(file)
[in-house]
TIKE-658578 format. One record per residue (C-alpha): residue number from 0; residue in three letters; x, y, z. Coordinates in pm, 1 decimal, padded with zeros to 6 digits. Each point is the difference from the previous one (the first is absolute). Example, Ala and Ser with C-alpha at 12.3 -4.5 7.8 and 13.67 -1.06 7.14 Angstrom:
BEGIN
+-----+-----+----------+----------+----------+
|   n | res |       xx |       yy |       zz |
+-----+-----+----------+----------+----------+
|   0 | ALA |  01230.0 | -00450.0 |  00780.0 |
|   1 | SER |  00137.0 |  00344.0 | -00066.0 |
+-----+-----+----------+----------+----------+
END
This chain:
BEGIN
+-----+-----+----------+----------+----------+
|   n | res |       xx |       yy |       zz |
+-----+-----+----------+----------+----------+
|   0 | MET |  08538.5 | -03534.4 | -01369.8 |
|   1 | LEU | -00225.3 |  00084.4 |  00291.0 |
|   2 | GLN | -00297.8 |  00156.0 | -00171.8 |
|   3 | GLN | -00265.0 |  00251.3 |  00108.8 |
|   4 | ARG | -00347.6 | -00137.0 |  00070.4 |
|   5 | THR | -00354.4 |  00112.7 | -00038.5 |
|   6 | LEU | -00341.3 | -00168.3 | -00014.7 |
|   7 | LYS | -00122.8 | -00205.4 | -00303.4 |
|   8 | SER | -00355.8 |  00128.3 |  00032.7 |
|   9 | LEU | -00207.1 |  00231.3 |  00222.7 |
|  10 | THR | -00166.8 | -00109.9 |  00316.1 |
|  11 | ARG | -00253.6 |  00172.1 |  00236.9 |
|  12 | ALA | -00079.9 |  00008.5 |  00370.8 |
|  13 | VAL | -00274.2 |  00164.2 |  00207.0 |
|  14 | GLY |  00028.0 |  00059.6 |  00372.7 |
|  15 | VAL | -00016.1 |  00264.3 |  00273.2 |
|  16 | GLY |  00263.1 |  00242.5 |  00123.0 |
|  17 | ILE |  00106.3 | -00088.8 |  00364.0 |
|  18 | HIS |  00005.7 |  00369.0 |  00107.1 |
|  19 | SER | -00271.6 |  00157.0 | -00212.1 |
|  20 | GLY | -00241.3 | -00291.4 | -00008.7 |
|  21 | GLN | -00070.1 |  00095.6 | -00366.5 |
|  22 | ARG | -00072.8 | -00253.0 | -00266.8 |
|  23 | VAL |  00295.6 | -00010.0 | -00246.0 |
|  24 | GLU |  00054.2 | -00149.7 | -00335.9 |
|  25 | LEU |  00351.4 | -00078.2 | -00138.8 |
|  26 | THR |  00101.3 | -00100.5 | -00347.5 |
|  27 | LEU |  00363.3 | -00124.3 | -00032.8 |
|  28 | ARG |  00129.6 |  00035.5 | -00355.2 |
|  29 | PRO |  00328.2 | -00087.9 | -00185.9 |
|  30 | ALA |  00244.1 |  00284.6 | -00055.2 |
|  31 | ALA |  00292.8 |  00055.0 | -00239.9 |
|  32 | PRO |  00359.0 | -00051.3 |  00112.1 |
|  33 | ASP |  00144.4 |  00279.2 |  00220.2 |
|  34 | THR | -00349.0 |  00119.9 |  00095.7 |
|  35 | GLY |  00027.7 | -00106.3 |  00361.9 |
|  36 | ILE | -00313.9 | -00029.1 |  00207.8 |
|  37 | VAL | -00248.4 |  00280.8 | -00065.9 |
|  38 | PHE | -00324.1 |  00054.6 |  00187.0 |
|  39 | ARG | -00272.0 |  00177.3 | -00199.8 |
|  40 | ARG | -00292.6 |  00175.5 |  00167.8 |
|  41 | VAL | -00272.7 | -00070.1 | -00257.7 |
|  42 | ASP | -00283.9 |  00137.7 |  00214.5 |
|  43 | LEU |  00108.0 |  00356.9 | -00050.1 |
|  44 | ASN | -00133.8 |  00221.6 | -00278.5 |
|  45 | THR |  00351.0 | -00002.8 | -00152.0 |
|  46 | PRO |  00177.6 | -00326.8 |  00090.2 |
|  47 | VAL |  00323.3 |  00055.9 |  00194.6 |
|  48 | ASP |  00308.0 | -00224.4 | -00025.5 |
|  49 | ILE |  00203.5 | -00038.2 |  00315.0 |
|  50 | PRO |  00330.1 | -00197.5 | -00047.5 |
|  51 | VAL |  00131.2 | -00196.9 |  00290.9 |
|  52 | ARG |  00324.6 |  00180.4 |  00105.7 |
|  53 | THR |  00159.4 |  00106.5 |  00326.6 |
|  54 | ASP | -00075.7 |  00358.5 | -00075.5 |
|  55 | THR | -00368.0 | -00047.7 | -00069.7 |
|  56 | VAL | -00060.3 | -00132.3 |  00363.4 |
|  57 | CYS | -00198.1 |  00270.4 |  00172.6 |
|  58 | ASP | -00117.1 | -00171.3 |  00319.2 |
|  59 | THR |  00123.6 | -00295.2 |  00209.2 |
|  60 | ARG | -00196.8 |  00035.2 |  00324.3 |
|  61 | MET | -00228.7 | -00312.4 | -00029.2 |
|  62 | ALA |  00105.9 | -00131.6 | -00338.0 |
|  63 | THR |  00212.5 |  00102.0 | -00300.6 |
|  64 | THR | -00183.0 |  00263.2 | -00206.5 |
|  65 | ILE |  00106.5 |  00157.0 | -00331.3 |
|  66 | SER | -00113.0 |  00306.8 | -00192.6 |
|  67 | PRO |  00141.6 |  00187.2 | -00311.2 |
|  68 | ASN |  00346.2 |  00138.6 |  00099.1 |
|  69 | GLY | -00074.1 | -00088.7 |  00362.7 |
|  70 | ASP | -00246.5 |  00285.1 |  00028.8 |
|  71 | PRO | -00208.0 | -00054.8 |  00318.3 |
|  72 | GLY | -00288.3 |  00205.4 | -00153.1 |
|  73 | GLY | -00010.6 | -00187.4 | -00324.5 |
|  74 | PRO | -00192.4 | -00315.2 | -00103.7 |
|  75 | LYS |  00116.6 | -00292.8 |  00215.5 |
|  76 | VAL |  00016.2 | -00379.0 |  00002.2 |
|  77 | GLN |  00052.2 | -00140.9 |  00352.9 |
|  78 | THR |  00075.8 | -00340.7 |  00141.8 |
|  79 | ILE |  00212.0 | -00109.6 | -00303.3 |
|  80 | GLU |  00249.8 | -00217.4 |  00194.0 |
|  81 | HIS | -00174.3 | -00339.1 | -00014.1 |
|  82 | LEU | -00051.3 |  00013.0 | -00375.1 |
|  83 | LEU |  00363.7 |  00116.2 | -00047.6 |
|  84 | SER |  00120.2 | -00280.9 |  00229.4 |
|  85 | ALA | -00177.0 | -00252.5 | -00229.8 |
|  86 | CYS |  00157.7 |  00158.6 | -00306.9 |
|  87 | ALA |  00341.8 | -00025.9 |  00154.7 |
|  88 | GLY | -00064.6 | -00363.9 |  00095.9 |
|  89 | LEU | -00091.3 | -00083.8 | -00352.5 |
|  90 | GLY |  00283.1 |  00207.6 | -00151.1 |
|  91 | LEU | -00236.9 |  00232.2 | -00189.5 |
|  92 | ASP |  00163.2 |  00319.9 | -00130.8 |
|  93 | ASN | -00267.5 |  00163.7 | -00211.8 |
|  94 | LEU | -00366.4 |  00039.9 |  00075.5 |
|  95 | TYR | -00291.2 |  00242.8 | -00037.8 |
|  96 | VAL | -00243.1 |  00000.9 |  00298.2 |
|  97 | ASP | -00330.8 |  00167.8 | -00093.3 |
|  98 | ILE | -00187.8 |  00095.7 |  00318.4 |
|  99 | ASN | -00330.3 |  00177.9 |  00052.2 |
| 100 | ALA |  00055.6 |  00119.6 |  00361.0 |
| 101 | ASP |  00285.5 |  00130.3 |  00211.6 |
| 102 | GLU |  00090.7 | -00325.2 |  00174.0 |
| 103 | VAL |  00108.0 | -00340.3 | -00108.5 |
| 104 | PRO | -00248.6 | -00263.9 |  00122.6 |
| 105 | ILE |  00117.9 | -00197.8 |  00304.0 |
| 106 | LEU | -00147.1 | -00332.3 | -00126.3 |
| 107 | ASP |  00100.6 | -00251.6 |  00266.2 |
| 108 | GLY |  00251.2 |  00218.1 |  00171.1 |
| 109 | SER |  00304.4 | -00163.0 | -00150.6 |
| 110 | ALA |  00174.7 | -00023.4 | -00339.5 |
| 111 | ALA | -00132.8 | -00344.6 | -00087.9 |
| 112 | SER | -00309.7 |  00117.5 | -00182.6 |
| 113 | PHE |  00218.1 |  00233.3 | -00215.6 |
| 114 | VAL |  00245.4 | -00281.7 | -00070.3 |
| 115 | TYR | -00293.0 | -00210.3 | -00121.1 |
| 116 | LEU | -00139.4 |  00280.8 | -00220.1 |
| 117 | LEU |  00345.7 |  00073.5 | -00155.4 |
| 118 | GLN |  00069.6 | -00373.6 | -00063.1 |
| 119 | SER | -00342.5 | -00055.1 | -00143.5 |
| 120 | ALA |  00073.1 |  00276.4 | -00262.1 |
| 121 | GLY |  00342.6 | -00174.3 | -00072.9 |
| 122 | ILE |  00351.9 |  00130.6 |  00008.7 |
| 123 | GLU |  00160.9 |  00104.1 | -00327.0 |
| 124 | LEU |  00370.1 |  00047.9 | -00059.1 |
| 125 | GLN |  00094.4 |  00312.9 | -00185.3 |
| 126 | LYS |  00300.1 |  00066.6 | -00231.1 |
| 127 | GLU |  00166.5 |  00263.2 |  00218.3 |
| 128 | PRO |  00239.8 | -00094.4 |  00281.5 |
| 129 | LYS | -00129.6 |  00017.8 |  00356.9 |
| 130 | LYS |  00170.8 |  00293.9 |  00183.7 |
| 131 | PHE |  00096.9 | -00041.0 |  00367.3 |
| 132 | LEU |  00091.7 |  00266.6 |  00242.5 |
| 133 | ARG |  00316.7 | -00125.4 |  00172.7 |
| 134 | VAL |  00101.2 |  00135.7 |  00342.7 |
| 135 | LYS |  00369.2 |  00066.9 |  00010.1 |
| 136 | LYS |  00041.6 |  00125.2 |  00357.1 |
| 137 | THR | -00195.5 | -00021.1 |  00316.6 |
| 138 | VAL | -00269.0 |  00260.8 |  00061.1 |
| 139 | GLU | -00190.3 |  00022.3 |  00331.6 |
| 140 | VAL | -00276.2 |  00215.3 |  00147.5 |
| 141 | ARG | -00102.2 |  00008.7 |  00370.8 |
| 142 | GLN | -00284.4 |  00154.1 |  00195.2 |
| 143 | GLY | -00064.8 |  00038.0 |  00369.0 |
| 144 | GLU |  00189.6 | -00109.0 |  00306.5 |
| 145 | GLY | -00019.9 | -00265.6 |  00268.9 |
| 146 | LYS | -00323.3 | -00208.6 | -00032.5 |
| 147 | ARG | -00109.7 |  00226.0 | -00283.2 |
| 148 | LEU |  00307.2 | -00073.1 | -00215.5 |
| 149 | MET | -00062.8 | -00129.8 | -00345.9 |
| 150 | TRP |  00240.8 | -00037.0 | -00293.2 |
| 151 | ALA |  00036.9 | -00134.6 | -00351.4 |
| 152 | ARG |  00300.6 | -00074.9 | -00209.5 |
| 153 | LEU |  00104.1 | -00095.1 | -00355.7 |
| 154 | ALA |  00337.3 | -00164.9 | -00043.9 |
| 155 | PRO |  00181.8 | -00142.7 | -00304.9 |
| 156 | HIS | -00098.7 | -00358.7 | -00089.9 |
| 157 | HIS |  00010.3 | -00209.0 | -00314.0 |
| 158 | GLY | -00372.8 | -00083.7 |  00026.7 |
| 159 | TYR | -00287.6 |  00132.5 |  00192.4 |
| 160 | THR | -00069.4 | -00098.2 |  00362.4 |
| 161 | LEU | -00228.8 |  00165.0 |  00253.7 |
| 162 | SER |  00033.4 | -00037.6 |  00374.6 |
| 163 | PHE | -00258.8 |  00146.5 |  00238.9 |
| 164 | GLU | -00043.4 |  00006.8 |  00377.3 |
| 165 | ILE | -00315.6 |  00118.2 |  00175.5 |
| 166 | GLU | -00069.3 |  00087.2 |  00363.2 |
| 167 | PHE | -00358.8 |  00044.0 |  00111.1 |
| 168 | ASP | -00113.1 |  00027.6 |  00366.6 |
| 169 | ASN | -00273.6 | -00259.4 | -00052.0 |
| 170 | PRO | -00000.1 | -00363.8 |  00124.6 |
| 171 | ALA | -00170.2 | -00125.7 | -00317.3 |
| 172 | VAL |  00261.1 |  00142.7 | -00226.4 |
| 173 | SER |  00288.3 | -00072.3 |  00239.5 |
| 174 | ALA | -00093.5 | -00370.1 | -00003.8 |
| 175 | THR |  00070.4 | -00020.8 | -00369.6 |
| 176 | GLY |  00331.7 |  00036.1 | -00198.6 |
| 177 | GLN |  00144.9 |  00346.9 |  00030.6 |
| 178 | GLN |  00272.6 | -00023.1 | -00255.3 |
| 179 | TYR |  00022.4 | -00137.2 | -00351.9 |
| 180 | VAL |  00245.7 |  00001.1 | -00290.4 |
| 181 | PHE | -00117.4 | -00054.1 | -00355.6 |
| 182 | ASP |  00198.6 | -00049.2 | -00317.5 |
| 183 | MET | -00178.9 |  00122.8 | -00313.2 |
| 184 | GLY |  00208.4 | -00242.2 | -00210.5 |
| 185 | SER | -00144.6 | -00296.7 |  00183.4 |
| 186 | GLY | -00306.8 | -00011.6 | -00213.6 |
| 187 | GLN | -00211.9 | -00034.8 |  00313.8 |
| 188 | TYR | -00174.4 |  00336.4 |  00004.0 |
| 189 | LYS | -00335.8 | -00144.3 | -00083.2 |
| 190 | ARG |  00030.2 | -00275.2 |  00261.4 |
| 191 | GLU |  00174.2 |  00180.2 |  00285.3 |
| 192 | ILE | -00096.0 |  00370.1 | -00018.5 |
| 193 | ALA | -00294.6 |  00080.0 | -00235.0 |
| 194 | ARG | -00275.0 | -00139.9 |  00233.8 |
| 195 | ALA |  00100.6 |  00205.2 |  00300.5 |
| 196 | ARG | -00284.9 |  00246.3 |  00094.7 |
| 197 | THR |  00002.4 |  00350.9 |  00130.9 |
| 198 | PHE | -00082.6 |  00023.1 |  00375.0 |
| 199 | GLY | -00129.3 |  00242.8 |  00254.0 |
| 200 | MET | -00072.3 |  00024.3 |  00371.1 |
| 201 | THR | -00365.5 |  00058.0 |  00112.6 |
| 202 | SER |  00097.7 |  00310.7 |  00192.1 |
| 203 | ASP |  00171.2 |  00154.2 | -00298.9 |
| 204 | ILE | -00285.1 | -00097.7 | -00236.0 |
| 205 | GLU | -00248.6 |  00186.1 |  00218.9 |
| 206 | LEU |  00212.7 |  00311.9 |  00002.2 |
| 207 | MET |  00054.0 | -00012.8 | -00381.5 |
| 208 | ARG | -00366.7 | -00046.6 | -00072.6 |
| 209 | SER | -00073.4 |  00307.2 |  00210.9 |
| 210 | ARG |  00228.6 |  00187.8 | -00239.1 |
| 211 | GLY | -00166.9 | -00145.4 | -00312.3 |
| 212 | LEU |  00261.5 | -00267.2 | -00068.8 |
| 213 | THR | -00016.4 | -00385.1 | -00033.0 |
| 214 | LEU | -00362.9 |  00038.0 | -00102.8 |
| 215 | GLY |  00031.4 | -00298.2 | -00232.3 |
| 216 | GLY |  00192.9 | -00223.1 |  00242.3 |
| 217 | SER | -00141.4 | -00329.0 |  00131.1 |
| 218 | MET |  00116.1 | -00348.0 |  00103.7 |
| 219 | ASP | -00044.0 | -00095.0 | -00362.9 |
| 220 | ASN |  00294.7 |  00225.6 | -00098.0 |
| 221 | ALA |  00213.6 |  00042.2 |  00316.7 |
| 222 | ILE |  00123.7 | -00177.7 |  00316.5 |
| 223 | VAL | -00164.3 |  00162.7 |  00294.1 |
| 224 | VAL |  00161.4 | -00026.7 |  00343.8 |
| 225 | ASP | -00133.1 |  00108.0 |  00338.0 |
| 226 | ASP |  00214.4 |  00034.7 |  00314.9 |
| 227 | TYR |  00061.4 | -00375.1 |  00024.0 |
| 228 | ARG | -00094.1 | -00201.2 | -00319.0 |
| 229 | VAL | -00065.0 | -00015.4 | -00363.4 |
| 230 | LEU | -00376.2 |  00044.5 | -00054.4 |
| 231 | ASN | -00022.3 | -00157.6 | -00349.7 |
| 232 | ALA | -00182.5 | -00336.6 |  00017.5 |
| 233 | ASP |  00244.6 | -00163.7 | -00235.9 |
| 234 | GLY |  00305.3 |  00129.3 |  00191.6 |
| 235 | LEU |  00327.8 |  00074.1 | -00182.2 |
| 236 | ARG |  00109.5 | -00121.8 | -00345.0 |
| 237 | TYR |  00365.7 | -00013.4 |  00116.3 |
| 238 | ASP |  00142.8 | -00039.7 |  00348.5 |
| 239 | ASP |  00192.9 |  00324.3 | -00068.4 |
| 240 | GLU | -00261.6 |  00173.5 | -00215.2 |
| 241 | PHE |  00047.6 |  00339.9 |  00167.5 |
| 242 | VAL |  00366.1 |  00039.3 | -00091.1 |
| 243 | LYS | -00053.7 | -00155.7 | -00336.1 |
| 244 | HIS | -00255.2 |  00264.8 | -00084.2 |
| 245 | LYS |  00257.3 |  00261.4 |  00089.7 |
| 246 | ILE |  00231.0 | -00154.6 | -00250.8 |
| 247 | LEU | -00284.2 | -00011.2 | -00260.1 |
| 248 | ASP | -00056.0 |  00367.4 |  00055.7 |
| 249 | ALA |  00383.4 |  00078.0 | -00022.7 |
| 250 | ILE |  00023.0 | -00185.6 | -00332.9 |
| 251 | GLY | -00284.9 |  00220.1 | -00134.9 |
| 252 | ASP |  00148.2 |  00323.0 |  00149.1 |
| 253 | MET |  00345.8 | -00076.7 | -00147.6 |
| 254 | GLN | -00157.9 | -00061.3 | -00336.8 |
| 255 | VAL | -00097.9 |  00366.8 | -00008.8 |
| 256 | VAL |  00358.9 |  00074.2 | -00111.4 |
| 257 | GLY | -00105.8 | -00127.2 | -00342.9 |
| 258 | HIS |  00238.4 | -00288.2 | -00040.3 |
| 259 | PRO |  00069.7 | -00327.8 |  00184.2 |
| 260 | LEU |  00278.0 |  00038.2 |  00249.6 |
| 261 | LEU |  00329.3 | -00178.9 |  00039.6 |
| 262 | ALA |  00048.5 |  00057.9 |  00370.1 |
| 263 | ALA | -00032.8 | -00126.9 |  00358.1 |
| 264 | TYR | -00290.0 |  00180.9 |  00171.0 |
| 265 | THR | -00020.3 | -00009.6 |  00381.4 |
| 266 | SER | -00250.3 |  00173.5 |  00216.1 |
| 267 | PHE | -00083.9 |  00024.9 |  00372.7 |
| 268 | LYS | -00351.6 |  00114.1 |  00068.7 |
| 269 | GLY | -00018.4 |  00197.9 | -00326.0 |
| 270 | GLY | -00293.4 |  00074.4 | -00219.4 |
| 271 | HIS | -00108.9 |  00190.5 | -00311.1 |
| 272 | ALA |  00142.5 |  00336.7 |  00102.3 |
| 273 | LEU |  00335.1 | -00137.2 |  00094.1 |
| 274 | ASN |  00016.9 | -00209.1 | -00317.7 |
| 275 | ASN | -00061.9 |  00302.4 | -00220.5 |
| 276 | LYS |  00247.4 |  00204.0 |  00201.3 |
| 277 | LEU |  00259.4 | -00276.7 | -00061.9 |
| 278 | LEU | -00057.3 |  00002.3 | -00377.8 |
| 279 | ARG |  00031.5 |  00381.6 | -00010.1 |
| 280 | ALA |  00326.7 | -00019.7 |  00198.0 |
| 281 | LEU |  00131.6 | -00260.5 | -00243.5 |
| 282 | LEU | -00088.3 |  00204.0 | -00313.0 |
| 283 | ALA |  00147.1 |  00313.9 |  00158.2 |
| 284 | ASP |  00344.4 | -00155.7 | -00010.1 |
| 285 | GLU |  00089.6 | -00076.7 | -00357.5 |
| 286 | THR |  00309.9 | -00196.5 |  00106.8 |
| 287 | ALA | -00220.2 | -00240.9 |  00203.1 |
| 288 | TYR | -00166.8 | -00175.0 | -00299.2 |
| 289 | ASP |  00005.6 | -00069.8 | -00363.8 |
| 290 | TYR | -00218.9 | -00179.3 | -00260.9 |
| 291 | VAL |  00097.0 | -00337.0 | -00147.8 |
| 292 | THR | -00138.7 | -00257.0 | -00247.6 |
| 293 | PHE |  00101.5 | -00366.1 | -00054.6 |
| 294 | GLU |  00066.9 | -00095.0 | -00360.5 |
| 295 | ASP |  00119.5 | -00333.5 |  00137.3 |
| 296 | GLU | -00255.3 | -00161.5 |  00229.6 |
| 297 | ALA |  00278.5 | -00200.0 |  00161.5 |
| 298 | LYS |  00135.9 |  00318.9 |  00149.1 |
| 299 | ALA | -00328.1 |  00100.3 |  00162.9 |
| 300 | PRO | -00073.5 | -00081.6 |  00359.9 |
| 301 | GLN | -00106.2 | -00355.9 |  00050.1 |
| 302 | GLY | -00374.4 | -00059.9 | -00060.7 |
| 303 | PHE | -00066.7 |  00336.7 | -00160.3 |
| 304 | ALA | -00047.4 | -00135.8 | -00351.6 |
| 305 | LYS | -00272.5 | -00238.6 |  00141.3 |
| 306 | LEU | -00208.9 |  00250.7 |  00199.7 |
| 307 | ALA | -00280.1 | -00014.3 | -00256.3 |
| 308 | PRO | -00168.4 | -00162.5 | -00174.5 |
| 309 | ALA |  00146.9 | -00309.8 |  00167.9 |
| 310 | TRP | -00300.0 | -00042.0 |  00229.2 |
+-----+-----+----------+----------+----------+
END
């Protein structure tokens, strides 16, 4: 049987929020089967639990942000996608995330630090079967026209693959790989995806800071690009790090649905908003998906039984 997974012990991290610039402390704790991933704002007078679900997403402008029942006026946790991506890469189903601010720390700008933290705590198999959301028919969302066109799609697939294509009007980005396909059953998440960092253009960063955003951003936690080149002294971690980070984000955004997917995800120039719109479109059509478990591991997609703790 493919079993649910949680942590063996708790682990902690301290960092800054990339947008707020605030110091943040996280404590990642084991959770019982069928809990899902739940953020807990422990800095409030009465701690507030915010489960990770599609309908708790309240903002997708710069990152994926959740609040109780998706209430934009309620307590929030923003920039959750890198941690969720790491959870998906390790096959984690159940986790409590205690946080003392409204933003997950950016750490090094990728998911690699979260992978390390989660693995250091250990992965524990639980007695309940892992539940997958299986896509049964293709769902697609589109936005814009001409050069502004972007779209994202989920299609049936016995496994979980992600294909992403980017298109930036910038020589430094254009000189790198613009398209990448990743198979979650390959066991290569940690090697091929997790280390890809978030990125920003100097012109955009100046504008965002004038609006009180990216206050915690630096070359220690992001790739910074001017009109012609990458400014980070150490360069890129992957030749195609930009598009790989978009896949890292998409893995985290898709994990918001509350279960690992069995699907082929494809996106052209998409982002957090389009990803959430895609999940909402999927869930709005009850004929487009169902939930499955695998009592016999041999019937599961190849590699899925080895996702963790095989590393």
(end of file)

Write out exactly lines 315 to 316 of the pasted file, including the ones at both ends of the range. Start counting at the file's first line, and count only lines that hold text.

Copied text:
| 299 | ALA | -00328.1 |  00100.3 |  00162.9 |
| 300 | PRO | -00073.5 | -00081.6 |  00359.9 |